Several past studies have indicated that drinking acarbohydrate beverage while training may have ergogenic, or energy-enhancing, effects. Bodybuilding workouts are anaerobic, with the primary fuel being muscle glycogen. Eating a diet that contains 60 percent or more carbohydrates
will maintain and replenish muscle glycogen stores, but it may not be enough to compensate for the way muscle glycogen is diminished rapidly during intense workouts. The other storage area for glycogen is the Liver. While liver glycogen is available for systemic use to maintain
blood glucose levels, muscle glycogen can only be used by the muscle it's stored in.
it is generally believed that drinking a carbohydrate drink composed of not more than 10 percent carbohydrate will maintain a high blood sugar level and possibly conserve vital muscle glycogen. In a new study reported in a recent edition of the Journal of Applied Physiology, South
African researchers decided to see how or if a 10 percent carbohydrate drink consumed during training affects muscle and liver glycogen reserves. Fourteen endurance athletes drank either the carb formula or a placebo and then rode a stationary bike for three hours at 70 percent of
maximum oxygen intake.
The athletes used a carbohydrate-loading diet prior to the study, so they began with full muscle and liver glycogen stores. The results showed that muscle glycogen use was highest during the initial hour of exercise. Those taking in the carbohydrate drink experienced a liver
glycogen-sparing effect that prevented the onset of low blood sugar, or hypoglycemia, that normally might occur after prolonged exercise. They also burned more blood glucose during exercise, and the drink provided the right amount of carbohydrate for the energy requirement. Even so,
the drink had no effect on muscle glycogen.
Another recent study, one that was reported in the Journal of the American College of Nutrition, looked at the effects of drinking a carbohydrate beverage after exercise. The results showed slight increases in blood pressure after the subjects drank large amounts of a commercial
carbohydrate drink. This was balanced by a decline of blood potassium and aldosterone, however, the potassium, which was stimulated by the carb-promoted release of insulin, shifted from blood into cells. This, in turn, reduced aldosterone, a water-retaining and blood-pressure-raising
hormone secreted by the adrenal glands. Reducing aldosterone offsets the increased blood pressure caused by a high-carb intake, while the intracellular absorption of potassium promotes muscle glycogen deposition.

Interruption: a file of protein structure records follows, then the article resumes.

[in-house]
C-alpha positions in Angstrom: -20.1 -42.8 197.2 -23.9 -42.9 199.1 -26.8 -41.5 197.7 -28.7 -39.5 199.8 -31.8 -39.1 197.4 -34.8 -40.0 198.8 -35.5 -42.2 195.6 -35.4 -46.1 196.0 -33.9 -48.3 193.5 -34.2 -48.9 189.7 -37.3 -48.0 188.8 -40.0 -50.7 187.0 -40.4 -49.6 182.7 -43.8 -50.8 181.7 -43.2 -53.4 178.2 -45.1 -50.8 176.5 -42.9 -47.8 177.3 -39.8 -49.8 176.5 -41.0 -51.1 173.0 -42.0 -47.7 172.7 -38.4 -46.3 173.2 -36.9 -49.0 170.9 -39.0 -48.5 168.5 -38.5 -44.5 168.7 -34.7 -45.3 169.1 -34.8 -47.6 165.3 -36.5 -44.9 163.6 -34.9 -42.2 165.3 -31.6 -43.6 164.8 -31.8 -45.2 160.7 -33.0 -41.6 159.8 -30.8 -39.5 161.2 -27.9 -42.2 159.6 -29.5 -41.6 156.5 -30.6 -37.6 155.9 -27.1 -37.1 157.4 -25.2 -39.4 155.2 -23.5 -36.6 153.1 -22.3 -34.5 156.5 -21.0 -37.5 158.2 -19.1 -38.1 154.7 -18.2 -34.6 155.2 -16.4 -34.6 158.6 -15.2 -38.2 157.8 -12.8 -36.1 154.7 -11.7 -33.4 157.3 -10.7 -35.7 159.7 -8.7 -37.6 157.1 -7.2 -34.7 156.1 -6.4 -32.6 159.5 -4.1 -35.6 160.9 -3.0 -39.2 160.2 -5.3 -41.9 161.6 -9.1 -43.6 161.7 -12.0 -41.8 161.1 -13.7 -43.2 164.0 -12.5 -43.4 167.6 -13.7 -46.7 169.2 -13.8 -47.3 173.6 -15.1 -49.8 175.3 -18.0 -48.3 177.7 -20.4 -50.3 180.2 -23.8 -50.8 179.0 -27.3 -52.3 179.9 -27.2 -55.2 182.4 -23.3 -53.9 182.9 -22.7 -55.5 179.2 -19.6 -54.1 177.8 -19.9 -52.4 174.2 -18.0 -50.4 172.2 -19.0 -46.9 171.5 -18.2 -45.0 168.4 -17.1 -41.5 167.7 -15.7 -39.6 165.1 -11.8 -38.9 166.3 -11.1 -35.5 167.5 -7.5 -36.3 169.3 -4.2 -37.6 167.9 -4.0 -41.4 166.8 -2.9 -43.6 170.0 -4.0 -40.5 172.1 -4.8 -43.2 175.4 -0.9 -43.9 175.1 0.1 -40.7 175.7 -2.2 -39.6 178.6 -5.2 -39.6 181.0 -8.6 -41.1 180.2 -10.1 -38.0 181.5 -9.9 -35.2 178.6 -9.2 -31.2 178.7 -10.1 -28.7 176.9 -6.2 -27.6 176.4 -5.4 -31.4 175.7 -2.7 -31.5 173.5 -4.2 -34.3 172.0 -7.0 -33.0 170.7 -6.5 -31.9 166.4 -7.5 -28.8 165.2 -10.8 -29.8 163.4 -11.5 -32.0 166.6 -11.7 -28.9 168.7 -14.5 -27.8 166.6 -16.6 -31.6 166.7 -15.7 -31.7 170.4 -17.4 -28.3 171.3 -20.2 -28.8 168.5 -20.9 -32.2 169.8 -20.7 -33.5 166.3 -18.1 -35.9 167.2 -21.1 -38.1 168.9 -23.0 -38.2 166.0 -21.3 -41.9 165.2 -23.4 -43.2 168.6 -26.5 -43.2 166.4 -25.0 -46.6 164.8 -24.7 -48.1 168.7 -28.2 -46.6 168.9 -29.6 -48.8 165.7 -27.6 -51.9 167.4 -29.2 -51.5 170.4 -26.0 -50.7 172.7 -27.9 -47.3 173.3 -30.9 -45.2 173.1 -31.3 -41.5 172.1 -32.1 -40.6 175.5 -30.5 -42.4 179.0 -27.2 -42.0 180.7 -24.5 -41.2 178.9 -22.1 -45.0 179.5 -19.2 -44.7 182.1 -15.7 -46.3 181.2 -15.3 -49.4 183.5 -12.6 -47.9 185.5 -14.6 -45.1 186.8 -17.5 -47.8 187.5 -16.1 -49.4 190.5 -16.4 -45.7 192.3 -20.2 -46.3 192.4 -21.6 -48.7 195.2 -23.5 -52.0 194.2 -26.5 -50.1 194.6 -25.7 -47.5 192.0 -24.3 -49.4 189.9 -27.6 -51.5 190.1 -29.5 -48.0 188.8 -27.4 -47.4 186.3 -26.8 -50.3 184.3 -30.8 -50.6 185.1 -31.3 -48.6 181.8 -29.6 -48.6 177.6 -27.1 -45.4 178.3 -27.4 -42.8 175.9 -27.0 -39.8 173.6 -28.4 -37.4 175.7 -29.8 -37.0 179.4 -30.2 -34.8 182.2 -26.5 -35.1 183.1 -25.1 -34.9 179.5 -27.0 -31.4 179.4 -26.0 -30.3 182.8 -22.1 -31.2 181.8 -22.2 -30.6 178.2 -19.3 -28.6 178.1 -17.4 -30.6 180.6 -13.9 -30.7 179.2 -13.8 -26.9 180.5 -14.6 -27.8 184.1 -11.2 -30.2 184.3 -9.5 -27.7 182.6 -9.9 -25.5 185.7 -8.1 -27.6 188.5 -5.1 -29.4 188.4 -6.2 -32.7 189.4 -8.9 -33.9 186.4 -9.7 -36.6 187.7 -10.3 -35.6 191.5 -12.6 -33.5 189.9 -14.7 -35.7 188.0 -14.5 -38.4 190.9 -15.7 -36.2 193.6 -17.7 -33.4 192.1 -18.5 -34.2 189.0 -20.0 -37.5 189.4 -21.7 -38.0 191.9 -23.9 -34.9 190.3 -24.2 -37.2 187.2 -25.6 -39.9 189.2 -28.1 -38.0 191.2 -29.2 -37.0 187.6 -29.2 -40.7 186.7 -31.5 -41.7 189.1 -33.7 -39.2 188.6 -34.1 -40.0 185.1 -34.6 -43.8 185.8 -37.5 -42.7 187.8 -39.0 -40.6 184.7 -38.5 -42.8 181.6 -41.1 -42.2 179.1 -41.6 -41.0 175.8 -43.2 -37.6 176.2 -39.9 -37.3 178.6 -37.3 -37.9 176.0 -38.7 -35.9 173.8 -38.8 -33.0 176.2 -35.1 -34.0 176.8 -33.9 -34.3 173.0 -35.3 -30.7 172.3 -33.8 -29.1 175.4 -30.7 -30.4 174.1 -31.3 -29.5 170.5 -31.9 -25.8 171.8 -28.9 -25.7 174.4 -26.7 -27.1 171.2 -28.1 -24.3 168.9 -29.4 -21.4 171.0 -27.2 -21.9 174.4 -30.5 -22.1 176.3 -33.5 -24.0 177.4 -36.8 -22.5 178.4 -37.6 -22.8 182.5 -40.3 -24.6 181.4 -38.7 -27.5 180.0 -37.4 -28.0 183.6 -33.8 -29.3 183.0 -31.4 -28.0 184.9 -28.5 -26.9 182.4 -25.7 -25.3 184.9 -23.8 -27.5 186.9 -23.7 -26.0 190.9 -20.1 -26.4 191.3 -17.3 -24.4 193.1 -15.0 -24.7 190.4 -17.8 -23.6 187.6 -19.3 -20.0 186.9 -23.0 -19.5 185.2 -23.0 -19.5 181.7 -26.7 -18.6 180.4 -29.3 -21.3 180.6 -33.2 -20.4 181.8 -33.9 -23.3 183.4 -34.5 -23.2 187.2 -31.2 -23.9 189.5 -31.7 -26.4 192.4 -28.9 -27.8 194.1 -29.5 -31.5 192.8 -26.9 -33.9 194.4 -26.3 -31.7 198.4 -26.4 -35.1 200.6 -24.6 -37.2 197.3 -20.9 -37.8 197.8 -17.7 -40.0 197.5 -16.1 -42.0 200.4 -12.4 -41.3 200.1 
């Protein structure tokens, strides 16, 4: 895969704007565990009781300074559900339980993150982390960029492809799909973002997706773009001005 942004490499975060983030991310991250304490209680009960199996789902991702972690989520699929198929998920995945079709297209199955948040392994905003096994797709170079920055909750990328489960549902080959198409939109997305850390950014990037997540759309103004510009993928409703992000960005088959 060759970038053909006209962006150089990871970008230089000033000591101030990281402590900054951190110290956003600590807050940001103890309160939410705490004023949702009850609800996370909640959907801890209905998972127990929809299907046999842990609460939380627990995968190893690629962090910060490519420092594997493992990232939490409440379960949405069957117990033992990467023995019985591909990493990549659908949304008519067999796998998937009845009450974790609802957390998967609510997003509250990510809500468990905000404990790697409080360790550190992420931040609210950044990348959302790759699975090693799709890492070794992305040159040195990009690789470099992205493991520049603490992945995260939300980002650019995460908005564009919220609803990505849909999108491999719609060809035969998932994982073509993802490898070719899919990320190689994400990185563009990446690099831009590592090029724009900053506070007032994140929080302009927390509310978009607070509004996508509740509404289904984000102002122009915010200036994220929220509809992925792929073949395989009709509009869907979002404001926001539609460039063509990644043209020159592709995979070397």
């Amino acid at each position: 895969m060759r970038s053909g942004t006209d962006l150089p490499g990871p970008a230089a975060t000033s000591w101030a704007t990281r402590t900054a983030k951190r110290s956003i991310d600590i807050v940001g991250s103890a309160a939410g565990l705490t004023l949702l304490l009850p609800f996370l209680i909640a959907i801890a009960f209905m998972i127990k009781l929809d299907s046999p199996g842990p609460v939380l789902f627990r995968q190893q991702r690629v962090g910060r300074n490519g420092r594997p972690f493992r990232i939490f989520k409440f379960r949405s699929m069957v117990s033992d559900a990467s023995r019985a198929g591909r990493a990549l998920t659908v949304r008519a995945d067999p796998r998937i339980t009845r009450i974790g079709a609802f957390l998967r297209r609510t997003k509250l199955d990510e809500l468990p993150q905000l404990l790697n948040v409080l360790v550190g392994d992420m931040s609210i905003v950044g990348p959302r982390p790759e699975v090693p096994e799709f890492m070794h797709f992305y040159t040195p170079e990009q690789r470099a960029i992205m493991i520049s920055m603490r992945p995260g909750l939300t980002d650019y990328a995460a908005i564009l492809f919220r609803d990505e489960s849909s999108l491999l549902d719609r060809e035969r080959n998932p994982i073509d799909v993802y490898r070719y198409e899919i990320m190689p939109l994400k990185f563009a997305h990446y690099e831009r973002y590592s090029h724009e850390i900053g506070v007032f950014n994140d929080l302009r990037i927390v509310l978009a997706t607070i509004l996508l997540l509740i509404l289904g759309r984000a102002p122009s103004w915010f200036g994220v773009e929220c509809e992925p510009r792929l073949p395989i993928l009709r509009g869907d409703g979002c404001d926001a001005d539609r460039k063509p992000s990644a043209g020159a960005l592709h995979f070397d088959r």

Food After Exercise
Given a free choice, what foods would you tend to eat after a hard workout? According to a recent study published in Appetite, most men choose foods that are higher in protein. At least that's what French scientists found when they offered a buffet meal to 28 men after they finished working out.
Past studies showed that food preferences appeared to depend on meal tinting. For example, the longer the delay after a workout, the more calories consumed. As time goes by, the preference for carbohydrates was thought to increase, while protein remained stable regardless of the time elapsed after training.
The new study compared food intake between actively exercising men and inactive men. The results pointed to a craving for protein foods after hard training-and similar studies have had similar findings. What the researchers still aren't sure of, however, is whether the preference for protein reflects a true metabolic need or just what people think they need to eat after a workout.
Caffeine and Fluid Loss
Caffeine has a natural diuretic effect, as anyone who drinks a few cups of coffee will attest. It also has a fat-mobilizing effect in people who aren't habitual coffee drinkers if they drink it prior to a workout. The stimulant effects of coffee and other caffeine-containing
beverages are well-known, but a major criticism of preworkout caffeine is that it may also cause excessive fluid loss by stimulating the kidneys. This, in turn, may lead to dehydration. Researchers from Ohio State University recently demonstrated that drinking caffeine-rich
beverages doesn't cause excessive fluid loss during intense exercise, however. They based this conclusion on tests involving athletes who cycled for three hours.
Aerobics and Strength Training: a Bad Mix?
Past studies provided conflicting evidence about the effects of focusing concurrently on aerobic and strength training. Some studies showed a negative effect-the loss of or failure to increase either strength or muscle size. This is usually explained by the fact that aerobic and
anaerobic exercise lead to often opposing effects in muscle. For example, aerobic exercise increases the structures of cells that involve oxygen use, such as mitochondria and blood capillaries, while anaerobic exercise like weight training mainly increases muscle protein synthesis.
A recent study that looked at 40 men ages 20 to 32 sought to determine the changes in muscle fibers after various modes of exercise. The men were divided into five groups: 1) a total-body weight-training and running group; 2) an upper-body weight-training and running group; 3) a
total-body weight-training only group; 4) a running only group; 5) a non exercising control group. The results showed endurance increases in the subjects who performed running and weight training and running alone.
Strength increases occurred in the total-body weight-training and running groups and the weight-training-only groups. Even so, all four groups showed declines in type JIB muscle fibers, the fibers most prone to size increase, Slow-twitch, or endurance, muscle fibers didn't change
in any of the groups. This indicates that combining aerobic exercise with weight training may limit muscular gains.